I knit it on size 0 needles ( 2 sizes smaller than the rest of the hat), and sewing it down was the last thing I did. It was a bit fiddly, because of all of the floats between me and the stitches I wanted to attach the hem to. In the end, I actually ended up sewing through a few floats where it was more convenient, as I noticed that it didn't produce any ill effects on the public side of the hat. I really love this secret splash of color, and also like how the turning row reveals just a hint of the surprise inside:

Sage's hat and mitten set - hat brim


At the top of the hat, I did something a little different than my usual 8-section swirling decrease. I wanted to add some bit of texture or visual interest to that plain black section, so after a few repeats of every-other row decreases, I switched to decreasing on every row. I think it still looks neat and controlled up top, but adds a bit of movement and character.

Sage's hat and mitten set - top of hat



So that's what I was working on while I wasn't posting. I'm about halfway through the second thumb on my own Komi mittens (and, thankfully, there will only be two of those to knit), and am almost halfway through the first grey sock.

I want to apologize to anybody who got a zillion (or 25 or so) of my old posts appearing as new in their blog aggregator, after my last post. I just upgraded to the "new" Blogger, and I think that's what did it. I really cringed, because I know that the livejournal feed flooded some people with a lot of old posts, which is a lot more annoying there than it is using an aggregator like Bloglines. I promise I didn't do it on purpose, and here's hoping that it doesn't happen again.

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18 Comments:

Blogger crazy.knitting.lady said...

Gorgeous! I really like the red edge on the mittens to match the hem facing on the hat. They all look warm and comfy and are very striking.

1/04/2007 9:11 AM  
Blogger Tracy said...

These are just gorgeous! I admire the even tension of your stitches--they look perfectly smooth. The overall effect is professional and downright stunning. Sage is very lucky to have you knitting for her.

1/04/2007 9:30 AM  
Blogger LaurieM said...

That's a great set. I really like all the details and thought you put into it. Your work is impeccable.

I want to do myself a hat and mitts set. I'll get round to it eventually, but I think the lack of snow in Southern Ontario has curbed my enthusiasm.

1/04/2007 9:53 AM  
Blogger Dave said...

Wow, they're absolutely beautiful -- great job!!

1/04/2007 10:09 AM  
Blogger gleek said...

oooh! i love them both! i've been really into fair isle lately and this set is really striking, especially in black and white. i especially adore the top of the hat. that swirliness is a lot of fun :)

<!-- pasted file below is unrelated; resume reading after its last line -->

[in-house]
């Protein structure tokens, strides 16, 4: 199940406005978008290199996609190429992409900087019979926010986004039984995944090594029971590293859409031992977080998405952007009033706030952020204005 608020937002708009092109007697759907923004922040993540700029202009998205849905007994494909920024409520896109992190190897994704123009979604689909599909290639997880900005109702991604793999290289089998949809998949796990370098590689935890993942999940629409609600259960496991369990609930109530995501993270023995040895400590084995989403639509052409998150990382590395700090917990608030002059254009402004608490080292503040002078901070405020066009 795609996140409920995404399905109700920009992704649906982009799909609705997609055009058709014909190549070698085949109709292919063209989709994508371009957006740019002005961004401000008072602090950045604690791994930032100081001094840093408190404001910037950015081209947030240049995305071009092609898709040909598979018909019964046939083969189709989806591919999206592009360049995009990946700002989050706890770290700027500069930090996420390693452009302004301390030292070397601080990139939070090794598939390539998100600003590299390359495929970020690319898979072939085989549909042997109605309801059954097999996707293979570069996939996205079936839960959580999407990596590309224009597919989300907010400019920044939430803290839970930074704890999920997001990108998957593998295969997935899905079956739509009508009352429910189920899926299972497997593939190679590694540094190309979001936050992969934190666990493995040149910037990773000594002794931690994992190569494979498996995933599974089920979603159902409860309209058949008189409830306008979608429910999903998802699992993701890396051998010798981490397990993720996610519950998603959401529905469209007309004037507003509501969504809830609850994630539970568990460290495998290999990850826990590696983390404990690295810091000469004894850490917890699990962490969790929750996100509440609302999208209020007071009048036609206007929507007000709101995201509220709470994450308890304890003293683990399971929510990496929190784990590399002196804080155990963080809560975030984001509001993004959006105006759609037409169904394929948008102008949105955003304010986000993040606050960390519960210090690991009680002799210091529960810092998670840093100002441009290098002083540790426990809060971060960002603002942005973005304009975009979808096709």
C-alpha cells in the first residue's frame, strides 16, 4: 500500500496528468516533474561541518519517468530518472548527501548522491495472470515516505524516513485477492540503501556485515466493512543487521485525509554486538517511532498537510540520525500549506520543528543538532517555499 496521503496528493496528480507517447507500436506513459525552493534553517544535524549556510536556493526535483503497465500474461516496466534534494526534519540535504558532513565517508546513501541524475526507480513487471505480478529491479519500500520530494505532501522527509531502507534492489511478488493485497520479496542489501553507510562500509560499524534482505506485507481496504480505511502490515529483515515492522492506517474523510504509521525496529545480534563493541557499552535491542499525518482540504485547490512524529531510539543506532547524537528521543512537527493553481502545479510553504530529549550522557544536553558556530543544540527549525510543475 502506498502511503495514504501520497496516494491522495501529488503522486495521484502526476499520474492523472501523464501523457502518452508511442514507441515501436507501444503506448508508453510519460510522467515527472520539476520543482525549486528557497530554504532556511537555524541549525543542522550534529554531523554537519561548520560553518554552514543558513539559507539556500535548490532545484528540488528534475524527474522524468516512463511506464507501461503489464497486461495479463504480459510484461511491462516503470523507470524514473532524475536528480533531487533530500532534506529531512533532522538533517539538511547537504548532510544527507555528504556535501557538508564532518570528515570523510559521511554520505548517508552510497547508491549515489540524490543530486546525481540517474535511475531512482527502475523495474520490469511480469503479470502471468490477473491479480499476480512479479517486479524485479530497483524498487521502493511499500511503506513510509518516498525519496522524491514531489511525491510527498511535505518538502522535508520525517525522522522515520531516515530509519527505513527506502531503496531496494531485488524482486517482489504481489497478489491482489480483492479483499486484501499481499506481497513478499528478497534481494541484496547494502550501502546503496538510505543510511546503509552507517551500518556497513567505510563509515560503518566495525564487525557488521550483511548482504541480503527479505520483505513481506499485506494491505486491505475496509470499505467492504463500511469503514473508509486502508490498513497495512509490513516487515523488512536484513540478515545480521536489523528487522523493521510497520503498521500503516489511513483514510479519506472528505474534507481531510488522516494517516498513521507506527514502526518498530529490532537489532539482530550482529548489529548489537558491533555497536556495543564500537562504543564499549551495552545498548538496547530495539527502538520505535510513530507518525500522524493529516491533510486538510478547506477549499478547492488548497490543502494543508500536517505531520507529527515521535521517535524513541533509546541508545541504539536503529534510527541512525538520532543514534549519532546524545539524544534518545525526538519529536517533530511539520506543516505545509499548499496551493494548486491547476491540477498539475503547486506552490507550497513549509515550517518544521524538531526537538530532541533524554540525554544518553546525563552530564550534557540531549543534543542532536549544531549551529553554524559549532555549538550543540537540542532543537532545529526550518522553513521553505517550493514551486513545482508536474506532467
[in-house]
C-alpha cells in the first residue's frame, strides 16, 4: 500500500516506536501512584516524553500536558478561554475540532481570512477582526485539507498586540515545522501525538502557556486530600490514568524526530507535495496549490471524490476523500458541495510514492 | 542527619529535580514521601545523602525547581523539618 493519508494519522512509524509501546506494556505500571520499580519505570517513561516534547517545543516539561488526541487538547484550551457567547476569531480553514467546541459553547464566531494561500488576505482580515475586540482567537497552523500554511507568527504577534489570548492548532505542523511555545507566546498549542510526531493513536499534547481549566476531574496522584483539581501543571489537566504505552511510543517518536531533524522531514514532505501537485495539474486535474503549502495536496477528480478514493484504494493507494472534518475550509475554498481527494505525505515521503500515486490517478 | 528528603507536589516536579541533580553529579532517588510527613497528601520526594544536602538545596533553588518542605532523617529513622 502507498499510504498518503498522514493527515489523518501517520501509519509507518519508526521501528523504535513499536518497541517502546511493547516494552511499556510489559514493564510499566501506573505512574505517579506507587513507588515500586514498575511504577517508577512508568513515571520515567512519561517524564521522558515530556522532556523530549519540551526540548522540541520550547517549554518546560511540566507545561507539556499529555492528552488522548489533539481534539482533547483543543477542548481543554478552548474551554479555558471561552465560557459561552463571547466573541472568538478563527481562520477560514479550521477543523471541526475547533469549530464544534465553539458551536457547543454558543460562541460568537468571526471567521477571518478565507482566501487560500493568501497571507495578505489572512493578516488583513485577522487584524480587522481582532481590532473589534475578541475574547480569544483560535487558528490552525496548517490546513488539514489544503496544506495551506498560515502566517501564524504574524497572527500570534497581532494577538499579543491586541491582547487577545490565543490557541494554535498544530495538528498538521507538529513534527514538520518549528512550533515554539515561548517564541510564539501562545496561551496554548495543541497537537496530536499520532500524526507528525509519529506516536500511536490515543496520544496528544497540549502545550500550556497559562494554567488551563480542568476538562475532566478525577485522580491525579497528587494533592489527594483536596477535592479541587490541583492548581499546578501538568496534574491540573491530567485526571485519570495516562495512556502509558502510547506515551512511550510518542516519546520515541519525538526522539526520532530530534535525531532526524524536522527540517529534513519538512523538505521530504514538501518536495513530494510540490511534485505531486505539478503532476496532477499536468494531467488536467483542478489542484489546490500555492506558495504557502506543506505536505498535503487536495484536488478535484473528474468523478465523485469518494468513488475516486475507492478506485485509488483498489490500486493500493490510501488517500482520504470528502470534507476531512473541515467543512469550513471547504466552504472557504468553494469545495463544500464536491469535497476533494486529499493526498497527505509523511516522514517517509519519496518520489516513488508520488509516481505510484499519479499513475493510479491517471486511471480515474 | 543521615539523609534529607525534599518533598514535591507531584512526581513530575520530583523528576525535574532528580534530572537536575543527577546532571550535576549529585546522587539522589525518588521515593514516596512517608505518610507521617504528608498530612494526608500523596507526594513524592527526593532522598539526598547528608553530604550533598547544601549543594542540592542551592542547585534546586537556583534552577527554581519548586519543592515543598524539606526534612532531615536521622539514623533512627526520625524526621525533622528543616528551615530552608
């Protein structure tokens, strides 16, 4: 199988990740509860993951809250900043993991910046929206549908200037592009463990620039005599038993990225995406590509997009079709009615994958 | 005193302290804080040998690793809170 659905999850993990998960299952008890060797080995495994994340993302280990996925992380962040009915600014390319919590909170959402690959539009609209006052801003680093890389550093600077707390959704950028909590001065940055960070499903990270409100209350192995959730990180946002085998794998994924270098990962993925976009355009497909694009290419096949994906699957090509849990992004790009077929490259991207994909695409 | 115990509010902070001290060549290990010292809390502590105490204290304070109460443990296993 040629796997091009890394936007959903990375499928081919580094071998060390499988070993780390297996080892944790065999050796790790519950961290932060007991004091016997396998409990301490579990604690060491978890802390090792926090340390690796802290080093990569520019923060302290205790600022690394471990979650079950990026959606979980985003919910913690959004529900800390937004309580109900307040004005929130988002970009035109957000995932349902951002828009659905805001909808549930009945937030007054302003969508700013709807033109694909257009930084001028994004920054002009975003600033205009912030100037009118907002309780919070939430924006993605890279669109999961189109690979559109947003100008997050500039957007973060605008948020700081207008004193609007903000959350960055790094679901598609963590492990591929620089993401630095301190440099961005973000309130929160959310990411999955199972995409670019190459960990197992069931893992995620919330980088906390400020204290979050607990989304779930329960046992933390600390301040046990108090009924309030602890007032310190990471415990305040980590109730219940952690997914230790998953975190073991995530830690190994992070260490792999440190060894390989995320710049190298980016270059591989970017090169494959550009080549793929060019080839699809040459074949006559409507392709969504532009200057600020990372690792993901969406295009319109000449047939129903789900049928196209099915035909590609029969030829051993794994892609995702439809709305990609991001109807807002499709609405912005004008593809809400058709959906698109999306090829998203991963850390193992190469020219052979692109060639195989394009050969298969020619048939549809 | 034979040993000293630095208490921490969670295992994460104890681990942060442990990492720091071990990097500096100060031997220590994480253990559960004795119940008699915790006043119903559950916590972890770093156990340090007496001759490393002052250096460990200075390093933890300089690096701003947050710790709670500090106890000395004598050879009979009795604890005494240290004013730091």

1/04/2007 10:14 AM  
Blogger Sonya said...

Brilliant job! Such an interesting pattern and I learned several new things reading through your modifications. I love the modified swirl on the hat.

1/04/2007 12:33 PM  
Blogger Nanette said...

Your work is beautiful as always and I especially like the double x on the back! I also liked reading about the process you went through in designing the hat.

1/04/2007 3:42 PM  
Anonymous Rachel said...

I have lightbulb-like thumbs, and I'll thank you not to mock those of us with this tragic condition.

Offense aside, the set looks great! I agree that the tiny hints of red hint at all kinds of fun just beneath the surface.

1/04/2007 8:45 PM  
Anonymous kelp! said...

Beautiful, really beautiful! I love the peek of red in the hat brim.

I frequently switch to decrease-every-row at the very tops of my hats, it keeps them from being too pointy.

1/04/2007 11:36 PM  
Blogger doulicia said...

It's a beauty set. Excellent work. And I enjoy hearing how and why you did what you did. The red is a great touch.

1/05/2007 2:25 PM  
Blogger Lou said...

B E A U T I F U L!

Just beautiful!

1/05/2007 6:05 PM  
Anonymous john said...

Great hat, great mittens, great entry. Love the red in there.

1/07/2007 9:03 AM  
Blogger Theresa said...

That's great - and thanks for walking us through your process. Love the touch of red, too.

1/07/2007 2:39 PM  
Anonymous nona said...

What a wonderful post. The mittens and hat are perfect and the description of your design process inspiring. I love when knitters take a bit from here, a bit from there, mix in their own imagination and create something truely their own.

1/08/2007 11:30 AM  
Anonymous Dana said...

Wow that hat & mittens combo is awesome. Such beautiful handiwork!

1/08/2007 8:42 PM  
Blogger vanessa said...

absolutely gorgeous!

1/09/2007 12:10 AM  
Anonymous Robin said...

I love this one too!! Black and white -- very sharp! The red on the hat - nice and the hemming job looks great! I love the top of the hat, also.

1/10/2007 12:24 AM  
Blogger Dove Knits said...

Beee-autiful, as is all your work. I envy your colorwork skills

1/17/2007 12:42 PM